Currently we’re both contributing to our respective employer’s retirement programs and nothing more. I’m contributing 13% pay to TSP that I’ve taken the time to divide into an AA that I’m happy with. The wife works for state university and has a 403b plan that has a 10% contribution; currently in FID Freedom 2040.
We have three goals that we’re trying to accomplish: increase amount being saved monthly in retirement accounts, start a fund (other than emergency savings) for future large purchase at an undetermined time (car,house) and college savings for our less 2 month old baby.
Baby will enjoy the benefits of Post 9/11 GI Bill education benefits, so wanting to start savings to supplement costs of living expenses and such. Goal is only approx 30K over the next 18 years.
Myself being 30 and wife 28 we’ve kind of gotten a late start on retirement savings. We’ve finished paying off all college loans and now we have plenty of extra money at the end of every month and need to start doing something smart with it.
I know typical boglehead retirement priorities go as such:
-401K to company match
-401K to max
On the retirement funds side, neither of us has any ‘company match’ situation, so I should probably start a Roth IRA and then increase amount I contribute to TSP.
Roth fund could also double as a fund to pull a couple thousand out of if needed because there is no penalty for withdrawing contributions, correct?
Would there be any advantages for starting a traditional taxable mutual fund account AND a Roth IRA?
JonUSN wrote:Roth fund could also double as a fund to pull a couple thousand out of if needed because there is no penalty for withdrawing contributions, correct?
Ya, but I wouldn't. Also you wouldn't be able to touch earnings without a penalty, just what you put in. Ideally this is your retirement though, so most people don't look at it is an EF vehical.
JonUSN wrote:Would there be any advantages for starting a traditional taxable mutual fund account AND a Roth IRA?
Not really from my perspective. Roth seems good, and then it really depends on your priorities. College savings seems pretty important to you so a 529 plan might come before the taxable. It really comes down to how much you are paying yourself first for retirement and if that is enough before you start spreading the wealth,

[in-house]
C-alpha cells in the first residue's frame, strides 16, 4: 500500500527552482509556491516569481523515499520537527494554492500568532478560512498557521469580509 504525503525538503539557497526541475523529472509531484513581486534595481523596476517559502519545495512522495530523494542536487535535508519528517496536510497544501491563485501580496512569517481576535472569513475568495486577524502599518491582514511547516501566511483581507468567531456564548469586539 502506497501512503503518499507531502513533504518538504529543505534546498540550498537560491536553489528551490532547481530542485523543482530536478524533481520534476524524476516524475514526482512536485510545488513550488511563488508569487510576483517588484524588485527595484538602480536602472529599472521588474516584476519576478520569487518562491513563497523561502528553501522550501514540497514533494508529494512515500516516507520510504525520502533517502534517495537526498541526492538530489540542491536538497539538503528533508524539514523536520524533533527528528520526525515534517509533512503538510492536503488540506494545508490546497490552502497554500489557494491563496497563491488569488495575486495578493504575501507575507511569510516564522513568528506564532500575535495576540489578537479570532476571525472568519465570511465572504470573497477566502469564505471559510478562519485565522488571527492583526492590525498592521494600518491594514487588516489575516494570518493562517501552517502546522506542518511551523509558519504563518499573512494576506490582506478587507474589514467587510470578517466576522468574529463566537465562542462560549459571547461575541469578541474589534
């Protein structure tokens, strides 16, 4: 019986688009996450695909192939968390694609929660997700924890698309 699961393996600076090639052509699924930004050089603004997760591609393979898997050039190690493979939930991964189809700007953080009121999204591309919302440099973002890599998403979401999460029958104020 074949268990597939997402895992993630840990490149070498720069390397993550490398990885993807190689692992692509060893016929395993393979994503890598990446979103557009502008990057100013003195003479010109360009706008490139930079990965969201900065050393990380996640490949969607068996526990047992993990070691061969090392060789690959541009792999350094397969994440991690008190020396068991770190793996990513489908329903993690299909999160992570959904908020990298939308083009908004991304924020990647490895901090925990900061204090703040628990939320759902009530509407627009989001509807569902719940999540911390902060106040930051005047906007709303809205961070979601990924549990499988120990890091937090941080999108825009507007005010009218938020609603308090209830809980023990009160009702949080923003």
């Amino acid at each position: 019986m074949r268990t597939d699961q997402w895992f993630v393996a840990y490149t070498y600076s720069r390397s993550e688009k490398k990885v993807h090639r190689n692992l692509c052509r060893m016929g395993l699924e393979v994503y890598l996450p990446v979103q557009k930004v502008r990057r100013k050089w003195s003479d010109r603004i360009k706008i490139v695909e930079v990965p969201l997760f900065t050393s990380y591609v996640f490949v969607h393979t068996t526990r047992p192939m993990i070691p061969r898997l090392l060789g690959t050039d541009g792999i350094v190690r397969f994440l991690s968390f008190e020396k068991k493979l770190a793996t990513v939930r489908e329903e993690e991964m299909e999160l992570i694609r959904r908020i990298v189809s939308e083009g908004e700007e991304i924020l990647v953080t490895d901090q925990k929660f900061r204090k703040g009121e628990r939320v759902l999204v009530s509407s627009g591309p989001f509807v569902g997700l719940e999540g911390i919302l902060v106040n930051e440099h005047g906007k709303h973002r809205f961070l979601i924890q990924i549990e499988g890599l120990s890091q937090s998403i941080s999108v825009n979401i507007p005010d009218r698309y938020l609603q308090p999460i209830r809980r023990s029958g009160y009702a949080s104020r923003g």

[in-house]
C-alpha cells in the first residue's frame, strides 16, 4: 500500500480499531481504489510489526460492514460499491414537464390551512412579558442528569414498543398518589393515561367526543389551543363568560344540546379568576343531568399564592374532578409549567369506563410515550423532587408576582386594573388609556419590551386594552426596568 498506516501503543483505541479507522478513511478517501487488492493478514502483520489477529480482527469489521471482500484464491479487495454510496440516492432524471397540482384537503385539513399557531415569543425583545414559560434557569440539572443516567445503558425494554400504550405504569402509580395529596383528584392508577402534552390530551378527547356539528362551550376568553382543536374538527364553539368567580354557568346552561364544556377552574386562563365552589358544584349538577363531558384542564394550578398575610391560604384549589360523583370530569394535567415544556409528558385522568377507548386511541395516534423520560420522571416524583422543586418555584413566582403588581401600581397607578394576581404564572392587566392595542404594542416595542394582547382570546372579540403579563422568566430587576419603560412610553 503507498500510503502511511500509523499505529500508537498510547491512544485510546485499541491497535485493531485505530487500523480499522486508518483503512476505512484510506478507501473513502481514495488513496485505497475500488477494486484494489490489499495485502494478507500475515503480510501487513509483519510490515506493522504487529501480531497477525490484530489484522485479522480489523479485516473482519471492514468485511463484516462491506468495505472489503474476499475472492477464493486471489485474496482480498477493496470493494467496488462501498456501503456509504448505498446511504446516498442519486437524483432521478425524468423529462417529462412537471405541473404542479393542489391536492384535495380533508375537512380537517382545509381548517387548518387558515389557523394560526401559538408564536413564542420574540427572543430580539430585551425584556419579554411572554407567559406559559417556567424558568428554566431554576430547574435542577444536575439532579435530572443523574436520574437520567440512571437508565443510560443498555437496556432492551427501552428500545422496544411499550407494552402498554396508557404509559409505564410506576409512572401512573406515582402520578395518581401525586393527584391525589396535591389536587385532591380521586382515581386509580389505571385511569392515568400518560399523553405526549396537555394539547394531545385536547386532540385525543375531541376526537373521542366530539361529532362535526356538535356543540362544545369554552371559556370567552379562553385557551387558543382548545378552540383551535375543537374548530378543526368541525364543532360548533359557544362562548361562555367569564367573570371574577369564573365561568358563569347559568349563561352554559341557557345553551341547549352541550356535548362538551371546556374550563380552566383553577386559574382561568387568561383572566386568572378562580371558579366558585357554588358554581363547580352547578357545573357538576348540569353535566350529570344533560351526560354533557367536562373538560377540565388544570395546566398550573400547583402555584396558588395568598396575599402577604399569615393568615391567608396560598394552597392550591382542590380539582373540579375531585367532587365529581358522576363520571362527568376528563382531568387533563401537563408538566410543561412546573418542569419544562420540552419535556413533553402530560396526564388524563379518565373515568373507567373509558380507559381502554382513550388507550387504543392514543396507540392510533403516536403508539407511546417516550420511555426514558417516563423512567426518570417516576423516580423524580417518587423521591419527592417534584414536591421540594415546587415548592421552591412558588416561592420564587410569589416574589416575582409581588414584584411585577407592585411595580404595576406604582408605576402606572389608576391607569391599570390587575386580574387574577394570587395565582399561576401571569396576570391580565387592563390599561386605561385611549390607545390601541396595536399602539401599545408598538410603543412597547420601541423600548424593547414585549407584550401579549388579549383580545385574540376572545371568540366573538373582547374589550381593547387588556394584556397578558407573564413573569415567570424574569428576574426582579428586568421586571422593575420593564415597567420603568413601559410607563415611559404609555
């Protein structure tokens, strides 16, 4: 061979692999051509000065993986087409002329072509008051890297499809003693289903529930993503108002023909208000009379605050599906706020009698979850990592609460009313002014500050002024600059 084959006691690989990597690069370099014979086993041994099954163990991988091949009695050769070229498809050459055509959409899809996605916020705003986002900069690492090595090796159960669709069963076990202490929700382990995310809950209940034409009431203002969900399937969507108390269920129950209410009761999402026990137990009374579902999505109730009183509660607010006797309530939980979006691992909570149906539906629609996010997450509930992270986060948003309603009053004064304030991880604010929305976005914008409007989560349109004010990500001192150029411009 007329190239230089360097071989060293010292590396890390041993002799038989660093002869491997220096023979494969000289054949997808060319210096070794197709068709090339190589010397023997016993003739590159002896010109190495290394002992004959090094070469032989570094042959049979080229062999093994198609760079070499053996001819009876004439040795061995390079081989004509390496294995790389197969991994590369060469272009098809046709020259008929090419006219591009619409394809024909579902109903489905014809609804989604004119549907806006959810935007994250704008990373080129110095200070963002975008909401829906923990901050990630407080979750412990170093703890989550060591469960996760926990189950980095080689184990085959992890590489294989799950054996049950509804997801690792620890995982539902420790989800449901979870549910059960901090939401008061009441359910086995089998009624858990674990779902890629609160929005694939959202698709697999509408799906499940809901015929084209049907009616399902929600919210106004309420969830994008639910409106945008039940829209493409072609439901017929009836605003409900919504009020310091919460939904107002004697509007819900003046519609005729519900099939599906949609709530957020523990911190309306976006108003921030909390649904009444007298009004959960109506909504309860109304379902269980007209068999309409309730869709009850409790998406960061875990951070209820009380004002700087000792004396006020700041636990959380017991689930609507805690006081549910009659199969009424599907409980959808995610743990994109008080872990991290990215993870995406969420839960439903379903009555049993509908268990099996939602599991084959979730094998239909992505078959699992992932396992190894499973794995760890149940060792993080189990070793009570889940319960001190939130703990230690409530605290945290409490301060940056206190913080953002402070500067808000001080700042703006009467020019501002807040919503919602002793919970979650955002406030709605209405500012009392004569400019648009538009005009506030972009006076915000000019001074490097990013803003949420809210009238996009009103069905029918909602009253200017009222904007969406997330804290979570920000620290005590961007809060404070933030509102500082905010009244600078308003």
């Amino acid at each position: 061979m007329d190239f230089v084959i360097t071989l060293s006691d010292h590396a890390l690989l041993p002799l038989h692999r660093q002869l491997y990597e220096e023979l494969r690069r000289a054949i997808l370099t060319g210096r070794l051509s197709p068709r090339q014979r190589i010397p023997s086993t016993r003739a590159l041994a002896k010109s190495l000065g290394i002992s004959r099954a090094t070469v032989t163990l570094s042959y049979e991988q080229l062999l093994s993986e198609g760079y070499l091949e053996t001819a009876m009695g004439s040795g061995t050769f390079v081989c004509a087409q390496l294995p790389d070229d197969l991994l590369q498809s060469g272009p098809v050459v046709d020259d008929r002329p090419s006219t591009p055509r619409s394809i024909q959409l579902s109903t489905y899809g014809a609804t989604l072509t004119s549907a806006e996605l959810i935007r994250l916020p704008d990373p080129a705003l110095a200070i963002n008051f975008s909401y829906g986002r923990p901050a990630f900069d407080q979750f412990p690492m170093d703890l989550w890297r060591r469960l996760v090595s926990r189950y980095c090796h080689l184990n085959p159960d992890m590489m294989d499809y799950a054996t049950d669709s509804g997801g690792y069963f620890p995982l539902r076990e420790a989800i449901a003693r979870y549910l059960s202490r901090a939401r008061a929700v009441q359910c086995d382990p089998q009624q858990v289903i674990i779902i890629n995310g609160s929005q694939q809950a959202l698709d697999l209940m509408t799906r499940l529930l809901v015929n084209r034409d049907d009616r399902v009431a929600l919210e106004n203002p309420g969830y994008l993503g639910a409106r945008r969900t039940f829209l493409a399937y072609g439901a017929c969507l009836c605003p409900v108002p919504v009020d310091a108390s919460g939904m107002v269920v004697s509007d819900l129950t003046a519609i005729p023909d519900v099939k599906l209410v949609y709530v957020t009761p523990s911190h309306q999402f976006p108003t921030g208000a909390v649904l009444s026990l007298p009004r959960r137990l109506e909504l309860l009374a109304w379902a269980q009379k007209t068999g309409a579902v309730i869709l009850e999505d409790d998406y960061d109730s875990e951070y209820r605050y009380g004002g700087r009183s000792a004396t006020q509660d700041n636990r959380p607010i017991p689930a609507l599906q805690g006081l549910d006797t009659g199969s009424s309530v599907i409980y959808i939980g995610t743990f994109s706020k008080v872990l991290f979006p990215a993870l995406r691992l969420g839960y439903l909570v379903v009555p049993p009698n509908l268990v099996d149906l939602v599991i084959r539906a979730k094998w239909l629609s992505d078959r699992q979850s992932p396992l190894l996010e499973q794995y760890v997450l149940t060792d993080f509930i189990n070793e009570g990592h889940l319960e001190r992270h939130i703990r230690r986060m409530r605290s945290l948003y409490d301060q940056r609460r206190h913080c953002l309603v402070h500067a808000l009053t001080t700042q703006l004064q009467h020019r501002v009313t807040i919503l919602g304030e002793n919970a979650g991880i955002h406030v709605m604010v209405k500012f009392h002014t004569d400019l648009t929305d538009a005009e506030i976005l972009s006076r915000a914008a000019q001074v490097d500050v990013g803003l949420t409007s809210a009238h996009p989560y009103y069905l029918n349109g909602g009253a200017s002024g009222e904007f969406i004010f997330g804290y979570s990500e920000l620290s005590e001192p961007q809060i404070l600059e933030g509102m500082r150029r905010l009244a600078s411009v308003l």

I am trying to keep things simple, so the fewer accounts the better.
Whether you should too depends on your cash flow. However, there is no way one should start a college fund for children or nieces or nephews until one is making the maximum possible contributions to one's retirement accounts. If you do, you will find that when college comes around for your children that you will be able to pay for it just from cash flow: stop the contributions in those years and divert to the college of your offspring. You will not even have to use savings to pay for college, so there is no need to save for college.
Of course, if you have a high enough income, there is no reason not to put the maximum possible in retirement accounts, contribute to one or more taxable accounts, and even contribute to 529 plans. All those contributions will mean you are living below your means and then you will have choices later in life: Buy new cars, new TVs, retire early, nice vacations, or whatever money can buy. Or give it all away to charity.
Your car/house are not part of retirement investments, so keep that separate. Advice here is usually for long-term retirement savings.
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